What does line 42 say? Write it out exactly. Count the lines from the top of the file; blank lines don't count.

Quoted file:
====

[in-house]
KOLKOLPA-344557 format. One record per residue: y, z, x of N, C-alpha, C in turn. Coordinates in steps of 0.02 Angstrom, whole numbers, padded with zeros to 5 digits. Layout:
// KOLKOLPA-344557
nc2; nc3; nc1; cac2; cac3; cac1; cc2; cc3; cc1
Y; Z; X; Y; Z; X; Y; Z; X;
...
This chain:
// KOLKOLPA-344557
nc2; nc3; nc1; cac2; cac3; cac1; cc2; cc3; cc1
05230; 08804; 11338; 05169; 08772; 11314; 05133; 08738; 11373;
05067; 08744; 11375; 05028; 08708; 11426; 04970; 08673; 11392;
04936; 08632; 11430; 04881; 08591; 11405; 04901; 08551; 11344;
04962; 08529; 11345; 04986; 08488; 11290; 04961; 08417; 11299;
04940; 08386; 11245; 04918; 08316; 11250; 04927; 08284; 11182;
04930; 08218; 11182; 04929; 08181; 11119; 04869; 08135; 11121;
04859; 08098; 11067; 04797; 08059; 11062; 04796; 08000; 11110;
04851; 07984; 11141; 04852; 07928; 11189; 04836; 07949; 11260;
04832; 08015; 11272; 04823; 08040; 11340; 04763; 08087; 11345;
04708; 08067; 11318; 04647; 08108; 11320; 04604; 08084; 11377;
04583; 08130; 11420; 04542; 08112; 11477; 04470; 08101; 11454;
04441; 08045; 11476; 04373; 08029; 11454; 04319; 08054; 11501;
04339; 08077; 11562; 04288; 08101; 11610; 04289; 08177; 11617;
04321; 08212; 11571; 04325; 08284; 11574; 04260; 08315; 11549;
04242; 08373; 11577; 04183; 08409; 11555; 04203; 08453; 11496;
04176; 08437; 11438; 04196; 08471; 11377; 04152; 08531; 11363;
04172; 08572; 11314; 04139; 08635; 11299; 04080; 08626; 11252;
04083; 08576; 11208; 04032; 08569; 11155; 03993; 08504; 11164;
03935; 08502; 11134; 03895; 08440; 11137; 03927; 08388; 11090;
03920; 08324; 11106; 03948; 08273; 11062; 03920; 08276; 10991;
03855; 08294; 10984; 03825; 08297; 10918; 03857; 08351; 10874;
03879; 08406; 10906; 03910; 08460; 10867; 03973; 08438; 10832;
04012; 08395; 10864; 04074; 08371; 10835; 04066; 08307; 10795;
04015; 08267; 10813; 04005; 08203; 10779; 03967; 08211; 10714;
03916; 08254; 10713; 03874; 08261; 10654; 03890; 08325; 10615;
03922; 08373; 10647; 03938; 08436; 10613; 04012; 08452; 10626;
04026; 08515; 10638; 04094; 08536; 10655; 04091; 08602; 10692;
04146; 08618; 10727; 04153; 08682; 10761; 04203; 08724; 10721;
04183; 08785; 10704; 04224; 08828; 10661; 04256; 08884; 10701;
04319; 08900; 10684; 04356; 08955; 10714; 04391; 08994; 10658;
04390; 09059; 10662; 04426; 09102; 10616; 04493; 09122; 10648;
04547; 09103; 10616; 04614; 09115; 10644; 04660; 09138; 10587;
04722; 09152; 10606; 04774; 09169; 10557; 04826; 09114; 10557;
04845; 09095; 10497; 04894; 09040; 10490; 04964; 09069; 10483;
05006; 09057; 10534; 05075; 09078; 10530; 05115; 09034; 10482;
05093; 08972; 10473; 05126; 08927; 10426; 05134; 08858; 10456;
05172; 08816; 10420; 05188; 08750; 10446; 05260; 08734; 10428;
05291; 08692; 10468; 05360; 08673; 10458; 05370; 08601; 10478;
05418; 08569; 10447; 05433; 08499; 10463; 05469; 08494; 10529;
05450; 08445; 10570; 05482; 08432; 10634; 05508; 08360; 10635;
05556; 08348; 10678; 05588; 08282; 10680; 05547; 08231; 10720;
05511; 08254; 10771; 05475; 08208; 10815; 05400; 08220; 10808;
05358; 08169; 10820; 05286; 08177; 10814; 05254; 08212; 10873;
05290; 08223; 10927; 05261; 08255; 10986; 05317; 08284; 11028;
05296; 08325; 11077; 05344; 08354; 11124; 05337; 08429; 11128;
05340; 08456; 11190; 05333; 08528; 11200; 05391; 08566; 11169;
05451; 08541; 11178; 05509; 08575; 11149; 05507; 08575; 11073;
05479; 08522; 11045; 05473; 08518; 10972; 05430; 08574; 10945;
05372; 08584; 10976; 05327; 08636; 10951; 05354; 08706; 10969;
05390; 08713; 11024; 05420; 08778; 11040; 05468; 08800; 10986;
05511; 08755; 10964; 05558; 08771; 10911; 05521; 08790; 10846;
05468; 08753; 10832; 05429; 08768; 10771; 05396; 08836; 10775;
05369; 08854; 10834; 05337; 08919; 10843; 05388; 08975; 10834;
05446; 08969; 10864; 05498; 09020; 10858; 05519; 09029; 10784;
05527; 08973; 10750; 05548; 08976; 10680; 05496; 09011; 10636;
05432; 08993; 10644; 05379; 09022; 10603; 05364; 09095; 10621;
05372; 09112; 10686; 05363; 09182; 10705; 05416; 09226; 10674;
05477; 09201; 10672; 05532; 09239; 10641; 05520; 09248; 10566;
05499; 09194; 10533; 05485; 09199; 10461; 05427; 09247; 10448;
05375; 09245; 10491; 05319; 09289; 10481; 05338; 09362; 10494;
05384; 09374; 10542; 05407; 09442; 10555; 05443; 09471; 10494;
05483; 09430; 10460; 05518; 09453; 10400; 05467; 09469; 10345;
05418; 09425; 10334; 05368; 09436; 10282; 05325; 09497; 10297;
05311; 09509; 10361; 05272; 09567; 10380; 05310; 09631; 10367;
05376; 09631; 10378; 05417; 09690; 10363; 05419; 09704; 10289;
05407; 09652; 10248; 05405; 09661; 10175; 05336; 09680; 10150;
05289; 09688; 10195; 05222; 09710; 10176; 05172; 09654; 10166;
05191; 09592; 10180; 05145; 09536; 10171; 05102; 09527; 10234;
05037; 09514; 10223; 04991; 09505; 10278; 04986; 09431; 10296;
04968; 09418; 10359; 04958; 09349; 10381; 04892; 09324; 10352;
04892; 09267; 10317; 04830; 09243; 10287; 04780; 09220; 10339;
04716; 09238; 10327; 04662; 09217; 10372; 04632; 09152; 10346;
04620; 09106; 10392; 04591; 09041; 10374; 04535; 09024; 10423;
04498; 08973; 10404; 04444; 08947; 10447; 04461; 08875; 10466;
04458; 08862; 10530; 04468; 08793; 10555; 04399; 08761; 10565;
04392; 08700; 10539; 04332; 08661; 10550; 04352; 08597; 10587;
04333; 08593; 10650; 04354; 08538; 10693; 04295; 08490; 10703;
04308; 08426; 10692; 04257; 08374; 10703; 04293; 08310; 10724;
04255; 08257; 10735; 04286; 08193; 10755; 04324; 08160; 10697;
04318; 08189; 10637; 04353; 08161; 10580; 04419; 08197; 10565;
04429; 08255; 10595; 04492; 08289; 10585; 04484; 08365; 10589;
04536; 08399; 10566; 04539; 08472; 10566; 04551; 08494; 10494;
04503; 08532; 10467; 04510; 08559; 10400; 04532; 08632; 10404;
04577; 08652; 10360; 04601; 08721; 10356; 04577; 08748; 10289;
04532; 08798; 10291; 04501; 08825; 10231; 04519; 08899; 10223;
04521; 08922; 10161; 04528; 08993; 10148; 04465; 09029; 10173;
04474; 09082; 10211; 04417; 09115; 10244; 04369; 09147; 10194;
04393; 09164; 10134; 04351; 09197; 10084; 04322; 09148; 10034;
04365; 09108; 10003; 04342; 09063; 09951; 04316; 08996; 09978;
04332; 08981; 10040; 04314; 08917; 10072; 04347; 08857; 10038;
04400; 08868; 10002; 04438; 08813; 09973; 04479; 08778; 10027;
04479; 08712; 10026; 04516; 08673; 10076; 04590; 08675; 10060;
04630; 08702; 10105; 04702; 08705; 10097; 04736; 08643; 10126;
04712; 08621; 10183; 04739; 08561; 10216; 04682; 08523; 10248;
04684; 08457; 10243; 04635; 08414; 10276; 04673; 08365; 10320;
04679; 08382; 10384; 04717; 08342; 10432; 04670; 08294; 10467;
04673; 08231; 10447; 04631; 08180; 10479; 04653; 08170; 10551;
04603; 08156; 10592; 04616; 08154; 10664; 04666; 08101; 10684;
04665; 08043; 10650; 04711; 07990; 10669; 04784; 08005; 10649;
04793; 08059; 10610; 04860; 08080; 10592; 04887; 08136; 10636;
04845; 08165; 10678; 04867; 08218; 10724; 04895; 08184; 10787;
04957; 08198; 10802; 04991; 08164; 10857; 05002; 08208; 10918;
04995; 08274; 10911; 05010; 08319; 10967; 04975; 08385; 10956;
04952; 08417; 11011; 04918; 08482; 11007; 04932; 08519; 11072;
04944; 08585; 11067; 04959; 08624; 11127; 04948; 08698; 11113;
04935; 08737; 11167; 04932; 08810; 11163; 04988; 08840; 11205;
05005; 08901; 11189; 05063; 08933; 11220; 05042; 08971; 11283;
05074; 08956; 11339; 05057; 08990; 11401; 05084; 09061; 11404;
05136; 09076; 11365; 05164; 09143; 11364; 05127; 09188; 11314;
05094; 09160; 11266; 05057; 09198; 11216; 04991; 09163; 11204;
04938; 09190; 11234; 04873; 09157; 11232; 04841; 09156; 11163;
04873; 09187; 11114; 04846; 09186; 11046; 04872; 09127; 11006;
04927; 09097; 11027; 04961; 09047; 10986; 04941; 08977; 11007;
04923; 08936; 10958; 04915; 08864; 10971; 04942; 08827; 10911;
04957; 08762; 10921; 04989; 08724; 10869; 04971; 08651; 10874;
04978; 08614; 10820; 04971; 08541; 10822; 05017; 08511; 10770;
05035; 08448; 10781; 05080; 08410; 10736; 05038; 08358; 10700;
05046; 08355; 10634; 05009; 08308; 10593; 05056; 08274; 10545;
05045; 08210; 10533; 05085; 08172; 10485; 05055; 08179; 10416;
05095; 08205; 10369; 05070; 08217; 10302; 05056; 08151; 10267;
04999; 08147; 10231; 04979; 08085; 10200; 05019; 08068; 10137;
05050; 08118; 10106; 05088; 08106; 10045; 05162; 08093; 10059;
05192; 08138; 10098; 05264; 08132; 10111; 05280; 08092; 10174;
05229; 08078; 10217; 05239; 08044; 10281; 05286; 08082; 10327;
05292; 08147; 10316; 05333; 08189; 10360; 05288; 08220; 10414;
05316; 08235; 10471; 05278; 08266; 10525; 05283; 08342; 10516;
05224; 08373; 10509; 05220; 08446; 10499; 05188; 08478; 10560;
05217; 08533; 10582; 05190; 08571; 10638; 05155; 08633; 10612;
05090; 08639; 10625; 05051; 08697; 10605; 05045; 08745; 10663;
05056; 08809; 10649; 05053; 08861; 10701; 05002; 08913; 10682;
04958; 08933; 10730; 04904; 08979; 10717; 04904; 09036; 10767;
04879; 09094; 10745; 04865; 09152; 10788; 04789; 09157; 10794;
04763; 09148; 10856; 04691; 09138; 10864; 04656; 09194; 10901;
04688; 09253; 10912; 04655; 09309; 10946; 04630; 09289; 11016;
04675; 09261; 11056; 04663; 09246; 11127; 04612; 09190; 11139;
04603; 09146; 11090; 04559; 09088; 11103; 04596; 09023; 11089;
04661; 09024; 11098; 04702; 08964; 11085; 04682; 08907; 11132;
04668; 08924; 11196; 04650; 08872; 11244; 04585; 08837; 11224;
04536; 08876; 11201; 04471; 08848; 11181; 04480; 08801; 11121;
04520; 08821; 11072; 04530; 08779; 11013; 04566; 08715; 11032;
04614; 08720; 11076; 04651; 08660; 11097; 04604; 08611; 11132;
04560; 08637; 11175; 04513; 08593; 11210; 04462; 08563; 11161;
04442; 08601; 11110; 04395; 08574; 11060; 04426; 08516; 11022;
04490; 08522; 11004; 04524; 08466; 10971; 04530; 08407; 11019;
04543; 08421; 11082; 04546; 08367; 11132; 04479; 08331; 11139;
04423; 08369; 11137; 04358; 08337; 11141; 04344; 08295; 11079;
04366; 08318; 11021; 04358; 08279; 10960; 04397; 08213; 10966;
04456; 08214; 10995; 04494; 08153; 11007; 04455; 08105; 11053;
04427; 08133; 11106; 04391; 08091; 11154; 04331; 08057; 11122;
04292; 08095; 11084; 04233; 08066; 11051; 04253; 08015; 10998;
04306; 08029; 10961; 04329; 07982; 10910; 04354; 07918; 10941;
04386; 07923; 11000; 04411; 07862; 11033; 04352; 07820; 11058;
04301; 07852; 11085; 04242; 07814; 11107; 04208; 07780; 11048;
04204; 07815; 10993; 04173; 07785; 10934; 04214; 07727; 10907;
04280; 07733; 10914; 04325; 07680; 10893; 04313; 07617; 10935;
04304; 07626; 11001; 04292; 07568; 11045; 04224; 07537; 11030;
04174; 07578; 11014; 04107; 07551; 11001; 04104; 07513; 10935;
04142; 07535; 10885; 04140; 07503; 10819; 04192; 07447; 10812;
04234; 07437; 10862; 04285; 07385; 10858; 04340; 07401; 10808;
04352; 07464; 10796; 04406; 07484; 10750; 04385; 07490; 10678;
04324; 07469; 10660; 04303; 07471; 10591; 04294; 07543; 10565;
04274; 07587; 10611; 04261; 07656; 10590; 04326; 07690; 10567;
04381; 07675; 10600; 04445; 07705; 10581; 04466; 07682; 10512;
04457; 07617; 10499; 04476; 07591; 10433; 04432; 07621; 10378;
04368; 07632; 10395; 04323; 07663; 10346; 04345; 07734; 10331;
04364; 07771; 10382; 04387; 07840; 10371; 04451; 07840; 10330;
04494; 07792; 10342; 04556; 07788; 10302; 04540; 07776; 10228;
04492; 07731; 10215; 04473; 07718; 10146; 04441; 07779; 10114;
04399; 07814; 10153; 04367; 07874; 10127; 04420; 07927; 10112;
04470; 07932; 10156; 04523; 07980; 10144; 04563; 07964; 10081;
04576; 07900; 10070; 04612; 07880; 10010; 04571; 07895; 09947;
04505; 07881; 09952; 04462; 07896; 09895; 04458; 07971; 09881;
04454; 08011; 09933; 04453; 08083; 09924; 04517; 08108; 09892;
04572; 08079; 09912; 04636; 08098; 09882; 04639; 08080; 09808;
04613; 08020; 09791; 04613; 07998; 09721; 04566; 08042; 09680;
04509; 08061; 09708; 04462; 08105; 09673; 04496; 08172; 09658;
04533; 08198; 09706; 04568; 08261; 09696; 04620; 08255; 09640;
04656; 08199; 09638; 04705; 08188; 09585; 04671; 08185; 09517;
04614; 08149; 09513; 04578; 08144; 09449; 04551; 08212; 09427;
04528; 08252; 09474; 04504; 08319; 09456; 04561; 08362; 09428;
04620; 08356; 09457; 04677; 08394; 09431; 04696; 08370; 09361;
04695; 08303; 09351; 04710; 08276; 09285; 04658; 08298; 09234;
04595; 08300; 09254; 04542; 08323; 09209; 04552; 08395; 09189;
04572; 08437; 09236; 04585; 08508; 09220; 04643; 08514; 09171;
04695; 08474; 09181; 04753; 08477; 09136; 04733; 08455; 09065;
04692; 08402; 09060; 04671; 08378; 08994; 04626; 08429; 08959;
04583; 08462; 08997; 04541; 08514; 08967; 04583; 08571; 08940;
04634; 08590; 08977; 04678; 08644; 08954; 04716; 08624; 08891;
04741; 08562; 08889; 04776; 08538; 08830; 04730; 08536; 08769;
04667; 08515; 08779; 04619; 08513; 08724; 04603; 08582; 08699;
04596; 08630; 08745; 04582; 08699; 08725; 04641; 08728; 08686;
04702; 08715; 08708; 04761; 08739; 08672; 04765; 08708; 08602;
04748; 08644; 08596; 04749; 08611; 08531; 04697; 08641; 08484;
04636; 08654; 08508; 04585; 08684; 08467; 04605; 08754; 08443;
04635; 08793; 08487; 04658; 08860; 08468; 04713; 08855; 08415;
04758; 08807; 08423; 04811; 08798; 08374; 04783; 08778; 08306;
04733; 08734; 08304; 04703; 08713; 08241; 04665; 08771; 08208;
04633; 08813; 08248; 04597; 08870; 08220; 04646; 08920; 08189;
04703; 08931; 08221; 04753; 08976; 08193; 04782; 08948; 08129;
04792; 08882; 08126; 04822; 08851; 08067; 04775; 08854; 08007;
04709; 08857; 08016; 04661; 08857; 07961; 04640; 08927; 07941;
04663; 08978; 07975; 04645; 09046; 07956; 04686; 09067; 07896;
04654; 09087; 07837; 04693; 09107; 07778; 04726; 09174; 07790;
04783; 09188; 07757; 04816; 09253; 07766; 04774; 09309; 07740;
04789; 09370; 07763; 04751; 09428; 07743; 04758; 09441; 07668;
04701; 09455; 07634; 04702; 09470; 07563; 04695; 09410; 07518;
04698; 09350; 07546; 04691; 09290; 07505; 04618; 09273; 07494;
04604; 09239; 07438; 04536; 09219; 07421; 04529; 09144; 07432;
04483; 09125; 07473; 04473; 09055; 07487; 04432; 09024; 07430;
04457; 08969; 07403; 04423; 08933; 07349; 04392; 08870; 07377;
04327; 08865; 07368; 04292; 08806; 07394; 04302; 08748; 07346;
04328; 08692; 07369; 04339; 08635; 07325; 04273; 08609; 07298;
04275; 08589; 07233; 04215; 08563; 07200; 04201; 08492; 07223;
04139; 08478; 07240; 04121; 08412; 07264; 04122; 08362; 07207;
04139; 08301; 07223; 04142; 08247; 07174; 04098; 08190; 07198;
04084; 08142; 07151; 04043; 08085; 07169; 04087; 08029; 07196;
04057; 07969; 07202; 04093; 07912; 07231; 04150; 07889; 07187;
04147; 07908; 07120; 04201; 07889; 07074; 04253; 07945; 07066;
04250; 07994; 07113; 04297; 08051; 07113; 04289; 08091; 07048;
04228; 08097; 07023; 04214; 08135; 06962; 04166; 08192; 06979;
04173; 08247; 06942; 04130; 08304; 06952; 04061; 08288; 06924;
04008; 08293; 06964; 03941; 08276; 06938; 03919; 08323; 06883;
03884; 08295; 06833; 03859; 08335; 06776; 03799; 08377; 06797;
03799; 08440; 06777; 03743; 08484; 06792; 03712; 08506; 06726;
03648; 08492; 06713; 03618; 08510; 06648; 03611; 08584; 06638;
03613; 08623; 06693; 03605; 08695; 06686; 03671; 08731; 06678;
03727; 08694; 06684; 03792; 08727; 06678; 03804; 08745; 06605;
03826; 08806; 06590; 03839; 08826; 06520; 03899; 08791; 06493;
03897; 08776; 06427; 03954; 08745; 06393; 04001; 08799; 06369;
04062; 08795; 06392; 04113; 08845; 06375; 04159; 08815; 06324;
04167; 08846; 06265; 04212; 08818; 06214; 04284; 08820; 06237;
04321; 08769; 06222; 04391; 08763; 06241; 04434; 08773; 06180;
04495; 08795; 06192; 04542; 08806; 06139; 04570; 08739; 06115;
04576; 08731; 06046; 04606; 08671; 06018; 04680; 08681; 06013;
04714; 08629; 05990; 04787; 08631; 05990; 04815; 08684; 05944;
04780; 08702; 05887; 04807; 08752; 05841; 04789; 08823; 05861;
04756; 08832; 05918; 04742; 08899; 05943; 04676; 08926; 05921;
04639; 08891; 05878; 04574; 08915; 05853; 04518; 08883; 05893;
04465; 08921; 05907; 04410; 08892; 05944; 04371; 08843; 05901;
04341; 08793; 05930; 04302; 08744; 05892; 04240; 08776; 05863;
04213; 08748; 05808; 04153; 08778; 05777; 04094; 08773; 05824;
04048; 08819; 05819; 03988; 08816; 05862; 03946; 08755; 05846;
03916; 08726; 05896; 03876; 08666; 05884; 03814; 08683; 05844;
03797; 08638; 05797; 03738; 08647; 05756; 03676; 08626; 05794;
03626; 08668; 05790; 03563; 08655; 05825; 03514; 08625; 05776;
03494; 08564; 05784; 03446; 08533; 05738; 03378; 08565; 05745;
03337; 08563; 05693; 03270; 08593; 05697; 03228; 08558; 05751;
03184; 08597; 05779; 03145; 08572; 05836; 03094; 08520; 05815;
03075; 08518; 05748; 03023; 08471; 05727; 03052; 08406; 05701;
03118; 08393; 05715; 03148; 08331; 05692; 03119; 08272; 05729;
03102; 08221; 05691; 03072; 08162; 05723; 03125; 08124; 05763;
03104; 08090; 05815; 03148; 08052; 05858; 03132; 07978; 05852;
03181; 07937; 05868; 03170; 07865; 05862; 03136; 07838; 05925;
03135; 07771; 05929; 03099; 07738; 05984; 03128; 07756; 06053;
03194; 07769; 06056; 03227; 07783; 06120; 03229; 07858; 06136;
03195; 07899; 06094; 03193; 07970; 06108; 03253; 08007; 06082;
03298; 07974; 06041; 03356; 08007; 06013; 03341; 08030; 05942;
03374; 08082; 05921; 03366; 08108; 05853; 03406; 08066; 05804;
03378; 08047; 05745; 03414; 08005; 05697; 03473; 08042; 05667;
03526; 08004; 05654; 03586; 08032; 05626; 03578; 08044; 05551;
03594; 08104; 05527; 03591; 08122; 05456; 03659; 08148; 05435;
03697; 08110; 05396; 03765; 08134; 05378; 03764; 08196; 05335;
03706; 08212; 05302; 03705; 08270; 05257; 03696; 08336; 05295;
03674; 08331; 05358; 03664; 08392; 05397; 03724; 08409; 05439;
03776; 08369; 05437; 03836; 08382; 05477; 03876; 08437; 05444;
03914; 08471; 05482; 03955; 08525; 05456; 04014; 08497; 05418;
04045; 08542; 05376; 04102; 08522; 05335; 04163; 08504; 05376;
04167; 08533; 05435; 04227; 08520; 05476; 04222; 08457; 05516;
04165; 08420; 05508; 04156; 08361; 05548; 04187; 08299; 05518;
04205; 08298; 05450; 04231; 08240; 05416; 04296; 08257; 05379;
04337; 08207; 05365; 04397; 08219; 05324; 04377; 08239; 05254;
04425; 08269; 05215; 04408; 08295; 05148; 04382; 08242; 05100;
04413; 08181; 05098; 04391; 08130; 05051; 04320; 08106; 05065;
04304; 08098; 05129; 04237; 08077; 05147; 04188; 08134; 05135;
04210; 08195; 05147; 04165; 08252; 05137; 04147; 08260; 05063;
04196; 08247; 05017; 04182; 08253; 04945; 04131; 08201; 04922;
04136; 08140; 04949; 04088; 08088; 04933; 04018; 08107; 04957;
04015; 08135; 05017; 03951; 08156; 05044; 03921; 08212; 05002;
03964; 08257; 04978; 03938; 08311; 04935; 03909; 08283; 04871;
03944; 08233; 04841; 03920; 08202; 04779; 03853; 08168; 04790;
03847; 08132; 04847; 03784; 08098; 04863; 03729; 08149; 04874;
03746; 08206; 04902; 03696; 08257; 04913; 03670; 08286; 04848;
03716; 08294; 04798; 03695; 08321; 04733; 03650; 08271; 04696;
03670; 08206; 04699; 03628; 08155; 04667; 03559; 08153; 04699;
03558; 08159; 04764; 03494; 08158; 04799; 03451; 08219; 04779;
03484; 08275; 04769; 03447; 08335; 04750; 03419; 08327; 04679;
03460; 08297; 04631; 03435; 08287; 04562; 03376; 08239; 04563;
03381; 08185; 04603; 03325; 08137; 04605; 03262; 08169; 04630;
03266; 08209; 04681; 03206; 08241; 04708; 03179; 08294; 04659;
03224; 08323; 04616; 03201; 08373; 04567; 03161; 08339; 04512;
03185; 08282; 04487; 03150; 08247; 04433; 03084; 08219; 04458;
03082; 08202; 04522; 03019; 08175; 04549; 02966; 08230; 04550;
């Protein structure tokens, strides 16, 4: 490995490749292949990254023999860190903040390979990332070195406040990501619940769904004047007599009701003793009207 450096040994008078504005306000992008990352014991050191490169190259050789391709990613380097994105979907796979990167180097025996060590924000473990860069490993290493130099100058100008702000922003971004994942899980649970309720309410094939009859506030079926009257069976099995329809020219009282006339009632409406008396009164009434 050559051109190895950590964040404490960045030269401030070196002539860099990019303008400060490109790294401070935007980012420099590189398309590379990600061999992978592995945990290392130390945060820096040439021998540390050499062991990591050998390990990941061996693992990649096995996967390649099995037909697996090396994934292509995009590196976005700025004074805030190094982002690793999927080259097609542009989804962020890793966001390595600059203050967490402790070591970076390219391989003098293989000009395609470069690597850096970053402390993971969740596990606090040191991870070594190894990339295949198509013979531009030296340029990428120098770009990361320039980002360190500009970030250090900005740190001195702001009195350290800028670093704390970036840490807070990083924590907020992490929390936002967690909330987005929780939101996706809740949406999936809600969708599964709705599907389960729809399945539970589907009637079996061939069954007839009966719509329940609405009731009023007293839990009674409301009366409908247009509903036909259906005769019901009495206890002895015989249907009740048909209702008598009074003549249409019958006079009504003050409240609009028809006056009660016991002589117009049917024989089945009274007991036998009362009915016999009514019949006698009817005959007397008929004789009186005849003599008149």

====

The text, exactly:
04722; 09152; 10606; 04774; 09169; 10557; 04826; 09114; 10557;